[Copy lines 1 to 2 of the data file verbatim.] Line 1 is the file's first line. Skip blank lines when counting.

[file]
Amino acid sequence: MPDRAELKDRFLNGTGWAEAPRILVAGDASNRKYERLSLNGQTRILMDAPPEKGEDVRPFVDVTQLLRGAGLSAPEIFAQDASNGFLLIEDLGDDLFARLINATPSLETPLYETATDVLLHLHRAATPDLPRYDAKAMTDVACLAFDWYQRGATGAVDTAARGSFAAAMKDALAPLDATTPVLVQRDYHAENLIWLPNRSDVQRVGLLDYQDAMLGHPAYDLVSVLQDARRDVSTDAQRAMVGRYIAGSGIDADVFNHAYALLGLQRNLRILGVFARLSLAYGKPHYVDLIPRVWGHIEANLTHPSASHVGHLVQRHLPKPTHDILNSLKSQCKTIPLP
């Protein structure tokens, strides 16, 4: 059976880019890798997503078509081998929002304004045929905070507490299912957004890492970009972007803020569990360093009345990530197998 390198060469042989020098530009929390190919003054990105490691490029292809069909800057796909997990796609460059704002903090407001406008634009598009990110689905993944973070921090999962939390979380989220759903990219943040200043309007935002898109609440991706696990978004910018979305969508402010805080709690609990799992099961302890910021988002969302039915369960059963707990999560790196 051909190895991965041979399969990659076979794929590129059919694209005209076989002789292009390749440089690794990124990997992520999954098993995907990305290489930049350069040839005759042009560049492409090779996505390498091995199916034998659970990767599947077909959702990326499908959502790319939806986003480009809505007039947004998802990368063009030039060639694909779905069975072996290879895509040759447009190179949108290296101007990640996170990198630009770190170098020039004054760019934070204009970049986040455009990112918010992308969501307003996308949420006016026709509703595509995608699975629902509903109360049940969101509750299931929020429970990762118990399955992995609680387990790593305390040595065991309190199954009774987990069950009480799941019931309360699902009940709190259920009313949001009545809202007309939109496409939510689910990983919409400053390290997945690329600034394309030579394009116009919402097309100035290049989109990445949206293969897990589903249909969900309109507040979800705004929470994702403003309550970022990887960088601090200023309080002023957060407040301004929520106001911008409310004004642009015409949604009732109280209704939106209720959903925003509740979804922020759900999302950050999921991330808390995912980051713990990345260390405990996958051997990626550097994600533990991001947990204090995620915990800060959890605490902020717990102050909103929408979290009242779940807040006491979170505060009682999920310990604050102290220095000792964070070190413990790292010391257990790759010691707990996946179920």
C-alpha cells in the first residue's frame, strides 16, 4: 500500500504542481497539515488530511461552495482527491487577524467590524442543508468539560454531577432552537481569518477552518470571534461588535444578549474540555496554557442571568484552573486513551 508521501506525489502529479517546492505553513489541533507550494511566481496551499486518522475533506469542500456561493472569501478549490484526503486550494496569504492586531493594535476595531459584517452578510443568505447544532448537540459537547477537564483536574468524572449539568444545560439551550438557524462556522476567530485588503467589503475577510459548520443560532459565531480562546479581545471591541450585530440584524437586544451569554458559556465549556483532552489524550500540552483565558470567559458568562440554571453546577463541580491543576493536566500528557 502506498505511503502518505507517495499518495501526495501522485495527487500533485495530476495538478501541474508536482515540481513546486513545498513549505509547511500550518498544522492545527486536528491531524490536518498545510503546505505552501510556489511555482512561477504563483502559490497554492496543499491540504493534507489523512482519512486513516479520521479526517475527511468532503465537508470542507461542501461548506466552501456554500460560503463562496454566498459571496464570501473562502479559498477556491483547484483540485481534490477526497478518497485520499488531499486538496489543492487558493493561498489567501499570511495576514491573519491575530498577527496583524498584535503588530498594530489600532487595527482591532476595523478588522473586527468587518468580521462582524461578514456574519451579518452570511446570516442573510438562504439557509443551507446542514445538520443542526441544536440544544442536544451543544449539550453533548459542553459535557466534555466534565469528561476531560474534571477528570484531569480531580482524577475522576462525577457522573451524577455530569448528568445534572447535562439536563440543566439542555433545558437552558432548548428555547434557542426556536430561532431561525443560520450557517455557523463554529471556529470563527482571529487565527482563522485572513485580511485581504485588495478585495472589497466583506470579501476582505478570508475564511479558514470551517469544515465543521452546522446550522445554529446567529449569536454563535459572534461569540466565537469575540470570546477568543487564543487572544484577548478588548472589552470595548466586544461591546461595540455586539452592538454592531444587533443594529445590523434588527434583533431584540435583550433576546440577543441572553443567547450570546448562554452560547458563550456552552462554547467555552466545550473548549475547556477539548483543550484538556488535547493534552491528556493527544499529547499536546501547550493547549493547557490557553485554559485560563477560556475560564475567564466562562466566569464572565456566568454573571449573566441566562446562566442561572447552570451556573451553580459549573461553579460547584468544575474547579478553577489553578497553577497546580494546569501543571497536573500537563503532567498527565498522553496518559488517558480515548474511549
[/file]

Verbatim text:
Amino acid sequence: MPDRAELKDRFLNGTGWAEAPRILVAGDASNRKYERLSLNGQTRILMDAPPEKGEDVRPFVDVTQLLRGAGLSAPEIFAQDASNGFLLIEDLGDDLFARLINATPSLETPLYETATDVLLHLHRAATPDLPRYDAKAMTDVACLAFDWYQRGATGAVDTAARGSFAAAMKDALAPLDATTPVLVQRDYHAENLIWLPNRSDVQRVGLLDYQDAMLGHPAYDLVSVLQDARRDVSTDAQRAMVGRYIAGSGIDADVFNHAYALLGLQRNLRILGVFARLSLAYGKPHYVDLIPRVWGHIEANLTHPSASHVGHLVQRHLPKPTHDILNSLKSQCKTIPLP
């Protein structure tokens, strides 16, 4: 059976880019890798997503078509081998929002304004045929905070507490299912957004890492970009972007803020569990360093009345990530197998 390198060469042989020098530009929390190919003054990105490691490029292809069909800057796909997990796609460059704002903090407001406008634009598009990110689905993944973070921090999962939390979380989220759903990219943040200043309007935002898109609440991706696990978004910018979305969508402010805080709690609990799992099961302890910021988002969302039915369960059963707990999560790196 051909190895991965041979399969990659076979794929590129059919694209005209076989002789292009390749440089690794990124990997992520999954098993995907990305290489930049350069040839005759042009560049492409090779996505390498091995199916034998659970990767599947077909959702990326499908959502790319939806986003480009809505007039947004998802990368063009030039060639694909779905069975072996290879895509040759447009190179949108290296101007990640996170990198630009770190170098020039004054760019934070204009970049986040455009990112918010992308969501307003996308949420006016026709509703595509995608699975629902509903109360049940969101509750299931929020429970990762118990399955992995609680387990790593305390040595065991309190199954009774987990069950009480799941019931309360699902009940709190259920009313949001009545809202007309939109496409939510689910990983919409400053390290997945690329600034394309030579394009116009919402097309100035290049989109990445949206293969897990589903249909969900309109507040979800705004929470994702403003309550970022990887960088601090200023309080002023957060407040301004929520106001911008409310004004642009015409949604009732109280209704939106209720959903925003509740979804922020759900999302950050999921991330808390995912980051713990990345260390405990996958051997990626550097994600533990991001947990204090995620915990800060959890605490902020717990102050909103929408979290009242779940807040006491979170505060009682999920310990604050102290220095000792964070070190413990790292010391257990790759010691707990996946179920």